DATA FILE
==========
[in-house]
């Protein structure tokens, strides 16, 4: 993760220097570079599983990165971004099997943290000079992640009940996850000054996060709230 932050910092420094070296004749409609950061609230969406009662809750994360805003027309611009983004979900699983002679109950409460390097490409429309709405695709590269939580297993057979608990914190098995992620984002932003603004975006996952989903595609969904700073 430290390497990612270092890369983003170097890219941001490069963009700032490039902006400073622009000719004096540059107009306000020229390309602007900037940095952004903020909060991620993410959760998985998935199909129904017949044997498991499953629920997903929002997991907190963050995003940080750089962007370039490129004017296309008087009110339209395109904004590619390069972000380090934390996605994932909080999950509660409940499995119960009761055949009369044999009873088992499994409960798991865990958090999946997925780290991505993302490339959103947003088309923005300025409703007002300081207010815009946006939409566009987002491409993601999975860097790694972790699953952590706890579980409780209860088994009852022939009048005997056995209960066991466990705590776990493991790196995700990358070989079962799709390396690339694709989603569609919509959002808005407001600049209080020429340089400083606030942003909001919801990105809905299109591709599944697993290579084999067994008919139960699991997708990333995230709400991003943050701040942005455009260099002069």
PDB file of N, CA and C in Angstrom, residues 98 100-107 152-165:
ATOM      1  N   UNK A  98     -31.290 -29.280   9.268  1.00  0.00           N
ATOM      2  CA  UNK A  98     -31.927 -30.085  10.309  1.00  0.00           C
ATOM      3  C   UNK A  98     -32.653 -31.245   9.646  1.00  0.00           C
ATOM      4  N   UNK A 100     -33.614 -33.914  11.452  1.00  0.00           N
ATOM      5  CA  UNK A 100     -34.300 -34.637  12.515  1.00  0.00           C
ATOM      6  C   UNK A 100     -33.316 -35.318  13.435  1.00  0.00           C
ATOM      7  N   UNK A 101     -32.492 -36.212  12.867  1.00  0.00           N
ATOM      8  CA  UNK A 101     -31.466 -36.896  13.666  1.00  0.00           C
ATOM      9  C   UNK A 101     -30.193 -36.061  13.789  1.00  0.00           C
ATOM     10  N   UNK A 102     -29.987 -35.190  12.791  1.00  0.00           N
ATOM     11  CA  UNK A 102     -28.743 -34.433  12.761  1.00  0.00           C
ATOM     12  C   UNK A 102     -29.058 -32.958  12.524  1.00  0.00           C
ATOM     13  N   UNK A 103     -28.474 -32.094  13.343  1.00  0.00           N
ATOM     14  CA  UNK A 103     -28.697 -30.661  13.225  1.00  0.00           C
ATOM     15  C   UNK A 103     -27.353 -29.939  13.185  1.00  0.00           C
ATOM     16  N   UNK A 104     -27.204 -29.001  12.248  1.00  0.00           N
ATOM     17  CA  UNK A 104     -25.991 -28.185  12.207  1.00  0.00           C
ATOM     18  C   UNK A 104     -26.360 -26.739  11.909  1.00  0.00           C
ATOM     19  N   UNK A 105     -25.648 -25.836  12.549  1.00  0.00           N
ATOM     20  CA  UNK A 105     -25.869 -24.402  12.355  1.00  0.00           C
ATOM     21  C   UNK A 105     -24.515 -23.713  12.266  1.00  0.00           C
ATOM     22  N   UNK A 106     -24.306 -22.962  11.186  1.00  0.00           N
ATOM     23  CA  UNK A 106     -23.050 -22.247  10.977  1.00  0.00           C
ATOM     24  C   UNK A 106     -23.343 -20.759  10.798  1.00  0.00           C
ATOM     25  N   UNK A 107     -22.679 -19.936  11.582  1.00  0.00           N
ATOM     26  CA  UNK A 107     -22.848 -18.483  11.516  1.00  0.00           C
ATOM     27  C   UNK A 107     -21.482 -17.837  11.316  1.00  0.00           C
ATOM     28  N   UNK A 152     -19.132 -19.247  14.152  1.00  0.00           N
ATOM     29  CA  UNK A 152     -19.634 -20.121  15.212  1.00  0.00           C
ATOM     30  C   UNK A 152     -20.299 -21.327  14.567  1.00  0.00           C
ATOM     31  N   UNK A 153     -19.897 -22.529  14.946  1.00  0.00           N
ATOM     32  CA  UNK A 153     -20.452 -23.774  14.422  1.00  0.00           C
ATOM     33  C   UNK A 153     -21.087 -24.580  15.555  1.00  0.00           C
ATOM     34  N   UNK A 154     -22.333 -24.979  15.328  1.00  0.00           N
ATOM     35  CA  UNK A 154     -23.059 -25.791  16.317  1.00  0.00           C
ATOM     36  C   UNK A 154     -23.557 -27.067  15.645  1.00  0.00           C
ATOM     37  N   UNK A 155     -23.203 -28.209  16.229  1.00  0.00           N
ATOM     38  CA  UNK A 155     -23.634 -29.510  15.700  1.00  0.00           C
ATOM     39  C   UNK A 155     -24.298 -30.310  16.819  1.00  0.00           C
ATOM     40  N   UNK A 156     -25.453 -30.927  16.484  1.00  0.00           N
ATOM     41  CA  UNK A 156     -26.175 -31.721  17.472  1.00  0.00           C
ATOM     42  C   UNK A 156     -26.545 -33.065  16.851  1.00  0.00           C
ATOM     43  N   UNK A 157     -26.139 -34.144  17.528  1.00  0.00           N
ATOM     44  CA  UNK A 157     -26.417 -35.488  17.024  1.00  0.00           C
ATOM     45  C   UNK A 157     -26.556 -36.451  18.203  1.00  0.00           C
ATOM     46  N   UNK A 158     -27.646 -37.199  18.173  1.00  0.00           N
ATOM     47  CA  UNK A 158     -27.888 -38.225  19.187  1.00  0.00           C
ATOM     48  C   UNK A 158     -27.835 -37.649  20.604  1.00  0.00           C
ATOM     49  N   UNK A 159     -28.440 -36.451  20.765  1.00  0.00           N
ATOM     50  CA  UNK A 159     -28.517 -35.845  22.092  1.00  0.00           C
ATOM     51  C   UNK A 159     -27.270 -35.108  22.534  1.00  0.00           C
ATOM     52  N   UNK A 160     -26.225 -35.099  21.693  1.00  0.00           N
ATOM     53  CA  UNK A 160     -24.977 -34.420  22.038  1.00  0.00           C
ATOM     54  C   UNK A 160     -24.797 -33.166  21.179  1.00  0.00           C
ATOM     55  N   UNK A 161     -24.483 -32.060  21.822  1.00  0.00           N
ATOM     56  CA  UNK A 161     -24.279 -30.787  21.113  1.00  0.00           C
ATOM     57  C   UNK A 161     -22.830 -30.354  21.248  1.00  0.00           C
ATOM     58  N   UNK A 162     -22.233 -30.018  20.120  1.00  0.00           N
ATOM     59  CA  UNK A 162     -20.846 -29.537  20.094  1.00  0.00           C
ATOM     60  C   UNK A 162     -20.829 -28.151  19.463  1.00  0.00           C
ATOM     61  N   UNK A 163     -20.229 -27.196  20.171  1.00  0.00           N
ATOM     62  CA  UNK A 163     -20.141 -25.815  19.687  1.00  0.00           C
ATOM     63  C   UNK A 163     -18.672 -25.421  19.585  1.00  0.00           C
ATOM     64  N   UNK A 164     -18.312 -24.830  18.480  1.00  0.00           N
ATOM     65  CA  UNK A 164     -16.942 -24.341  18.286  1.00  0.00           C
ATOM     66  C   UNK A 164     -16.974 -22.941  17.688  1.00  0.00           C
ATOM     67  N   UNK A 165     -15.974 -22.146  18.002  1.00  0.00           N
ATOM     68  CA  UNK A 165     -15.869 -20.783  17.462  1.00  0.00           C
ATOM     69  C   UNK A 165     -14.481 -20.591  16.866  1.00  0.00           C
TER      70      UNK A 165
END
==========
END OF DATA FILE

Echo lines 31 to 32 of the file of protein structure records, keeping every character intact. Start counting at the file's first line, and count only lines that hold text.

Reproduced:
ATOM     28  N   UNK A 152     -19.132 -19.247  14.152  1.00  0.00           N
ATOM     29  CA  UNK A 152     -19.634 -20.121  15.212  1.00  0.00           C